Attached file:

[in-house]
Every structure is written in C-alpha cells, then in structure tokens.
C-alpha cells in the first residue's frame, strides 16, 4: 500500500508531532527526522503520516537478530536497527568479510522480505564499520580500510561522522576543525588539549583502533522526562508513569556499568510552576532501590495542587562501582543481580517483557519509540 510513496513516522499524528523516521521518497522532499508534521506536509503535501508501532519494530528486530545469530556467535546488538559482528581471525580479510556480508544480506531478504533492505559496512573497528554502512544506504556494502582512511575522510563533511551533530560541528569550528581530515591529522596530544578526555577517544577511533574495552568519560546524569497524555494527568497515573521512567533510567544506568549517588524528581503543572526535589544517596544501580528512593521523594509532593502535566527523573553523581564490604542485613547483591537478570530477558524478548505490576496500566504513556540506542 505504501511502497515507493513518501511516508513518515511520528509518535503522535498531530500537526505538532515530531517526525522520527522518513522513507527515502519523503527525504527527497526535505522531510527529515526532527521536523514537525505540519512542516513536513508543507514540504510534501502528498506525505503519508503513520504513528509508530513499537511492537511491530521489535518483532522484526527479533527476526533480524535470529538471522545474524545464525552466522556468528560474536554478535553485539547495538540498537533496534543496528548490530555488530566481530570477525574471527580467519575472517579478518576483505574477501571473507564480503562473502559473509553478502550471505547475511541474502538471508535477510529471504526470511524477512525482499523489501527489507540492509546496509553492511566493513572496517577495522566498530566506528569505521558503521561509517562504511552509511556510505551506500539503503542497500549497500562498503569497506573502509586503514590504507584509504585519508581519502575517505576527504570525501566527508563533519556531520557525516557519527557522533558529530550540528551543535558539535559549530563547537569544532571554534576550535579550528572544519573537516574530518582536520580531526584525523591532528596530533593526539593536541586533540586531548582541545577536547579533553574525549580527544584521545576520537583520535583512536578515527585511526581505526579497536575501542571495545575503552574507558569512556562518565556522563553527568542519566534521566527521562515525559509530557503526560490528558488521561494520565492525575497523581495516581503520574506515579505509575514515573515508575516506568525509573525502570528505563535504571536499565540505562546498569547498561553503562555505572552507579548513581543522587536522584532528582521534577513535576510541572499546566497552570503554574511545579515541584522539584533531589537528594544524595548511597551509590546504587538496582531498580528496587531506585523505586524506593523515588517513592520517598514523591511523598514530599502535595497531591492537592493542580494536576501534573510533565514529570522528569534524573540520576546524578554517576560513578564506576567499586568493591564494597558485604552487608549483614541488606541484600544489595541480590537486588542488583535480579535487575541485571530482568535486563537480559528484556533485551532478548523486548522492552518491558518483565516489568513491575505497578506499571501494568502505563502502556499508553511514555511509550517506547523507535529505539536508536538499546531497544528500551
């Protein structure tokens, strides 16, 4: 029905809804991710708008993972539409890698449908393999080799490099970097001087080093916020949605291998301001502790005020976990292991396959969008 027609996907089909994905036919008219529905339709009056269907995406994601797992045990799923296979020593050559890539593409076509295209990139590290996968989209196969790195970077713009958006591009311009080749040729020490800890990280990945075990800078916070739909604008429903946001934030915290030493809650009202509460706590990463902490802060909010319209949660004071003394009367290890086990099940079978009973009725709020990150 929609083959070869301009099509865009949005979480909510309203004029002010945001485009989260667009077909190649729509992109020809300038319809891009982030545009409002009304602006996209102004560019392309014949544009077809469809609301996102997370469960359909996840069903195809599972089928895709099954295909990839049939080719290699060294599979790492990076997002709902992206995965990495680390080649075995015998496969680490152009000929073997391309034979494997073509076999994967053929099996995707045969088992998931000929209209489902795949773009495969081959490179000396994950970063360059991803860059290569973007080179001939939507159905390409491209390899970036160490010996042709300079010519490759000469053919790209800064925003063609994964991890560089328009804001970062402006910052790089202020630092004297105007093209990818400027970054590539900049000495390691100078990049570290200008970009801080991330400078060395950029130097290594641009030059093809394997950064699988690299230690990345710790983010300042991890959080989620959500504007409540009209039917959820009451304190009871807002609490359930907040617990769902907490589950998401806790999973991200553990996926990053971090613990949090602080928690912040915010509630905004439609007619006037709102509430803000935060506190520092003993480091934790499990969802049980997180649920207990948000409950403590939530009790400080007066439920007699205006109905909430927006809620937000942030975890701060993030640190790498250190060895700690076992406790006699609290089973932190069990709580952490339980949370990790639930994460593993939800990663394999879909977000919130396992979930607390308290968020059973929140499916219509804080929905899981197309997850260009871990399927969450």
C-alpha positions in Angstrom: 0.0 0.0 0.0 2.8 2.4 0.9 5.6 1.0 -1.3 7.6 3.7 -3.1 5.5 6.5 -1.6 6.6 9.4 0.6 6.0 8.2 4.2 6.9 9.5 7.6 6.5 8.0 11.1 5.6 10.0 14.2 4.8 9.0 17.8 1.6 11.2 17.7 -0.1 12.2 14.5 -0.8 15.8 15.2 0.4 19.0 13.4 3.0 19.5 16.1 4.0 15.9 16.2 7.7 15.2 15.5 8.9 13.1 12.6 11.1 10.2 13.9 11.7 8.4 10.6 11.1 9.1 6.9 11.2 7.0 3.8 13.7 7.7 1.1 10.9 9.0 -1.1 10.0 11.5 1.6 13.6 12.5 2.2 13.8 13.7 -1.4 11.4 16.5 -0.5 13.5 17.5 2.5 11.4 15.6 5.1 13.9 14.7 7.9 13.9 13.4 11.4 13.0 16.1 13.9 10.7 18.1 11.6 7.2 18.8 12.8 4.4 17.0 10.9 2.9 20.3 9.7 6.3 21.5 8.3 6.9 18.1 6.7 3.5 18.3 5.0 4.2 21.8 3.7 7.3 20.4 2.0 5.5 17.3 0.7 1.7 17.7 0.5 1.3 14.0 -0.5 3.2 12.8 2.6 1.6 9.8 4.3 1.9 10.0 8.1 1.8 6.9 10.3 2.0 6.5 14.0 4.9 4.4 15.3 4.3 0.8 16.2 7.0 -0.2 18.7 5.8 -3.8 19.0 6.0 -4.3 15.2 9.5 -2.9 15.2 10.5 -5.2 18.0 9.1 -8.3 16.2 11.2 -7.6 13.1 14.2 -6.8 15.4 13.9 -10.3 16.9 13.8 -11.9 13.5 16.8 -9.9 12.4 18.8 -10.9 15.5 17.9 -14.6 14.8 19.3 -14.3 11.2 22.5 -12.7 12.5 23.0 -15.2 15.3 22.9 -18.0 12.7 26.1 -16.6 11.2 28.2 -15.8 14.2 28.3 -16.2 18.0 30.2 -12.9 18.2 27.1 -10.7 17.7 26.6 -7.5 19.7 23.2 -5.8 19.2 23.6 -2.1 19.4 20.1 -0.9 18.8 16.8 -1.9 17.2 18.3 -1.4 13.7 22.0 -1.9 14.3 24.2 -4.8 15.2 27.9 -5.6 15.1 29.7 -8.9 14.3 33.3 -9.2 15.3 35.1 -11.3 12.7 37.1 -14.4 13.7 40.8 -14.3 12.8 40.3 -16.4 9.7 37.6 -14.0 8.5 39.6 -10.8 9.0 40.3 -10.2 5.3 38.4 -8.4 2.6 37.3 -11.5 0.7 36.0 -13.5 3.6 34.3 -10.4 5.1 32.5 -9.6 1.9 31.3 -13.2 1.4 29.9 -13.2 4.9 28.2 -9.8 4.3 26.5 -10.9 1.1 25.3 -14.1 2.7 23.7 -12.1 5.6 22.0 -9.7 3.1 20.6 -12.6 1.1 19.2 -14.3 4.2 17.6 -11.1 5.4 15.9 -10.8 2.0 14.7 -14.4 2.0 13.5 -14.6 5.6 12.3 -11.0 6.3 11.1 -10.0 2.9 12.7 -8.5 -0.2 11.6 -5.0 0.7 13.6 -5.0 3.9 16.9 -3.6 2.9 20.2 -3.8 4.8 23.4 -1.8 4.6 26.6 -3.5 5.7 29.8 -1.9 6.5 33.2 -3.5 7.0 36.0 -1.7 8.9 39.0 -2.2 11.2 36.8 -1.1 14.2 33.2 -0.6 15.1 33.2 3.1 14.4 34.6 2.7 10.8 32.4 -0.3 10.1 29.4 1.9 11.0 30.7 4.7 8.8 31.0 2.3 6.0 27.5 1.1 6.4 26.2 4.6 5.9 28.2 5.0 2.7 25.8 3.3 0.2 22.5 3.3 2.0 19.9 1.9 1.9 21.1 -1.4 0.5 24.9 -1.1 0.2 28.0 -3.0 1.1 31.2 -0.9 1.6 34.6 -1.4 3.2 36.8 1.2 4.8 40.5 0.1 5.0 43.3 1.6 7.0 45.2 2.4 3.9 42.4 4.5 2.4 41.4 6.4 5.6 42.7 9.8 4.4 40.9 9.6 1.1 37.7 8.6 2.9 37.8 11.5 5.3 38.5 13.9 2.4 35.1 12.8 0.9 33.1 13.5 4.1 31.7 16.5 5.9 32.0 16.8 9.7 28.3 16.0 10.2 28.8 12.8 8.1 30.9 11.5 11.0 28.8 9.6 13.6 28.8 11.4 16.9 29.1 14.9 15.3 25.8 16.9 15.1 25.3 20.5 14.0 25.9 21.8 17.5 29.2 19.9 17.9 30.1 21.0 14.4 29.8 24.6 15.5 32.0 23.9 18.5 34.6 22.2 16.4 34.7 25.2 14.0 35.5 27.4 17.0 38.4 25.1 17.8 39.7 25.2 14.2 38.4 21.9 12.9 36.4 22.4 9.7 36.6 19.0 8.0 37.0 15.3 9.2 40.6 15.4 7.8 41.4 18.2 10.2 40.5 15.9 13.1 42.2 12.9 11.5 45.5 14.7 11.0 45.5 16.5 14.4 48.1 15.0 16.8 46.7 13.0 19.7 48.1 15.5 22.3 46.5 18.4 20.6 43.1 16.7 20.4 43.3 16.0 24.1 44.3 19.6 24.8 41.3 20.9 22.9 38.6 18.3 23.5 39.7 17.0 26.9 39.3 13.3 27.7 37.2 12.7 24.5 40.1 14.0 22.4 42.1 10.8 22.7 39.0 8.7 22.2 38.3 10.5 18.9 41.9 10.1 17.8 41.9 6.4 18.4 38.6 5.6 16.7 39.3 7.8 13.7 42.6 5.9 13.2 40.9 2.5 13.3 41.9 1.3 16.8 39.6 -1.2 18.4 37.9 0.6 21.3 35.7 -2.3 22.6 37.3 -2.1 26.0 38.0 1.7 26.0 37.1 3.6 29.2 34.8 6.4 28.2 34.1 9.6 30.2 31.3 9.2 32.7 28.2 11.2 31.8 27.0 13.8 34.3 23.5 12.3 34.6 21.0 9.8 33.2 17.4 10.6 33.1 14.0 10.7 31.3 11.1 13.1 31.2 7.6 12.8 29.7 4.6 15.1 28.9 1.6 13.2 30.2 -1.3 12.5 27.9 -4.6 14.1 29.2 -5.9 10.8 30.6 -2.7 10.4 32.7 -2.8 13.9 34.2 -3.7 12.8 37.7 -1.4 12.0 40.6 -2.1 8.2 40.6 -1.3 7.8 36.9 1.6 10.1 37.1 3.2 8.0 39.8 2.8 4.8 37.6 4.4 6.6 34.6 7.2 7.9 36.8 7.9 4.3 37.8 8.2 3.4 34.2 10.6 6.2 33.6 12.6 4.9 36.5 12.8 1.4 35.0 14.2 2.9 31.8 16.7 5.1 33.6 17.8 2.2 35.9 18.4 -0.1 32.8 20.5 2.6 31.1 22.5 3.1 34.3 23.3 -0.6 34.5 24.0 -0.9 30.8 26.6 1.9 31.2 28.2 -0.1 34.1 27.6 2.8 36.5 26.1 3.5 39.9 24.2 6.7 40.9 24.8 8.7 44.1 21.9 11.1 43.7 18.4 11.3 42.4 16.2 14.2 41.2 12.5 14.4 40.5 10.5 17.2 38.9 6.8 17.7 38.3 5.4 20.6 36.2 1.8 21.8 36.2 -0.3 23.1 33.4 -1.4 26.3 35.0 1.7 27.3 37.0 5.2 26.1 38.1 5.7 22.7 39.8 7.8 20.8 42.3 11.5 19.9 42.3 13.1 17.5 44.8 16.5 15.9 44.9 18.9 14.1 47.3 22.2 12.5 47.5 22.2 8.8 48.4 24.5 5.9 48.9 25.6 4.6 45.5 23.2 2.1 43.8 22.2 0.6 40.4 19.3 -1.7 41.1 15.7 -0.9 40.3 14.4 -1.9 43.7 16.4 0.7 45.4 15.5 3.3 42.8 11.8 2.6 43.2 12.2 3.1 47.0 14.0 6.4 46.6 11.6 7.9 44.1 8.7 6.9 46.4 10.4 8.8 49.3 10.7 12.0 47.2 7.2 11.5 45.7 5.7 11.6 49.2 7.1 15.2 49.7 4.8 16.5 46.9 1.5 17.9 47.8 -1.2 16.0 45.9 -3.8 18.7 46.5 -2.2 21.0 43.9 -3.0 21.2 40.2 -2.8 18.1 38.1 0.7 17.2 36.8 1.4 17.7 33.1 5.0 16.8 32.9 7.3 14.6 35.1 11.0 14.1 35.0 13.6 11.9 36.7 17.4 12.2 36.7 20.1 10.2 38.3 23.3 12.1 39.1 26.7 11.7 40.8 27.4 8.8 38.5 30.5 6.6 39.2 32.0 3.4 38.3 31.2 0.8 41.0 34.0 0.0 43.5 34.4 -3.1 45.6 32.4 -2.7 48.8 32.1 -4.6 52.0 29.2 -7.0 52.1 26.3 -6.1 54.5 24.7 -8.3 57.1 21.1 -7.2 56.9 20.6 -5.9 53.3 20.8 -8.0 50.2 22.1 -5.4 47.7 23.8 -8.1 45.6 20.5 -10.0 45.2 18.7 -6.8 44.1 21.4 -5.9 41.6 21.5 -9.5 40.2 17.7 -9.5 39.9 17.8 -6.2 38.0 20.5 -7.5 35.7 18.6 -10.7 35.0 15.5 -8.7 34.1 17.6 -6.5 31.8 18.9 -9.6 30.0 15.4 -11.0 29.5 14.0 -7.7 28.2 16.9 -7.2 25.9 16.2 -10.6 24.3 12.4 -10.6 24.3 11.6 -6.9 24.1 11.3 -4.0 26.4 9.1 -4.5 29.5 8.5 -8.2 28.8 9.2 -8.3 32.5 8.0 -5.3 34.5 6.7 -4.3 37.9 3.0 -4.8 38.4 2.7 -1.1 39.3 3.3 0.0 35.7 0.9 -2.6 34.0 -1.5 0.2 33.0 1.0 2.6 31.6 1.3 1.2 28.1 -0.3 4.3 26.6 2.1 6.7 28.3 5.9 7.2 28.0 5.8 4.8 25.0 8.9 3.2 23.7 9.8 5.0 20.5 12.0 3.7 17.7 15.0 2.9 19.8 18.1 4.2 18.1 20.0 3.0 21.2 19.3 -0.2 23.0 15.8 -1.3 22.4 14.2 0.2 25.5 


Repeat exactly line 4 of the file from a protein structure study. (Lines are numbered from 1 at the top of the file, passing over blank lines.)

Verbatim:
């Protein structure tokens, strides 16, 4: 029905809804991710708008993972539409890698449908393999080799490099970097001087080093916020949605291998301001502790005020976990292991396959969008 027609996907089909994905036919008219529905339709009056269907995406994601797992045990799923296979020593050559890539593409076509295209990139590290996968989209196969790195970077713009958006591009311009080749040729020490800890990280990945075990800078916070739909604008429903946001934030915290030493809650009202509460706590990463902490802060909010319209949660004071003394009367290890086990099940079978009973009725709020990150 929609083959070869301009099509865009949005979480909510309203004029002010945001485009989260667009077909190649729509992109020809300038319809891009982030545009409002009304602006996209102004560019392309014949544009077809469809609301996102997370469960359909996840069903195809599972089928895709099954295909990839049939080719290699060294599979790492990076997002709902992206995965990495680390080649075995015998496969680490152009000929073997391309034979494997073509076999994967053929099996995707045969088992998931000929209209489902795949773009495969081959490179000396994950970063360059991803860059290569973007080179001939939507159905390409491209390899970036160490010996042709300079010519490759000469053919790209800064925003063609994964991890560089328009804001970062402006910052790089202020630092004297105007093209990818400027970054590539900049000495390691100078990049570290200008970009801080991330400078060395950029130097290594641009030059093809394997950064699988690299230690990345710790983010300042991890959080989620959500504007409540009209039917959820009451304190009871807002609490359930907040617990769902907490589950998401806790999973991200553990996926990053971090613990949090602080928690912040915010509630905004439609007619006037709102509430803000935060506190520092003993480091934790499990969802049980997180649920207990948000409950403590939530009790400080007066439920007699205006109905909430927006809620937000942030975890701060993030640190790498250190060895700690076992406790006699609290089973932190069990709580952490339980949370990790639930994460593993939800990663394999879909977000919130396992979930607390308290968020059973929140499916219509804080929905899981197309997850260009871990399927969450």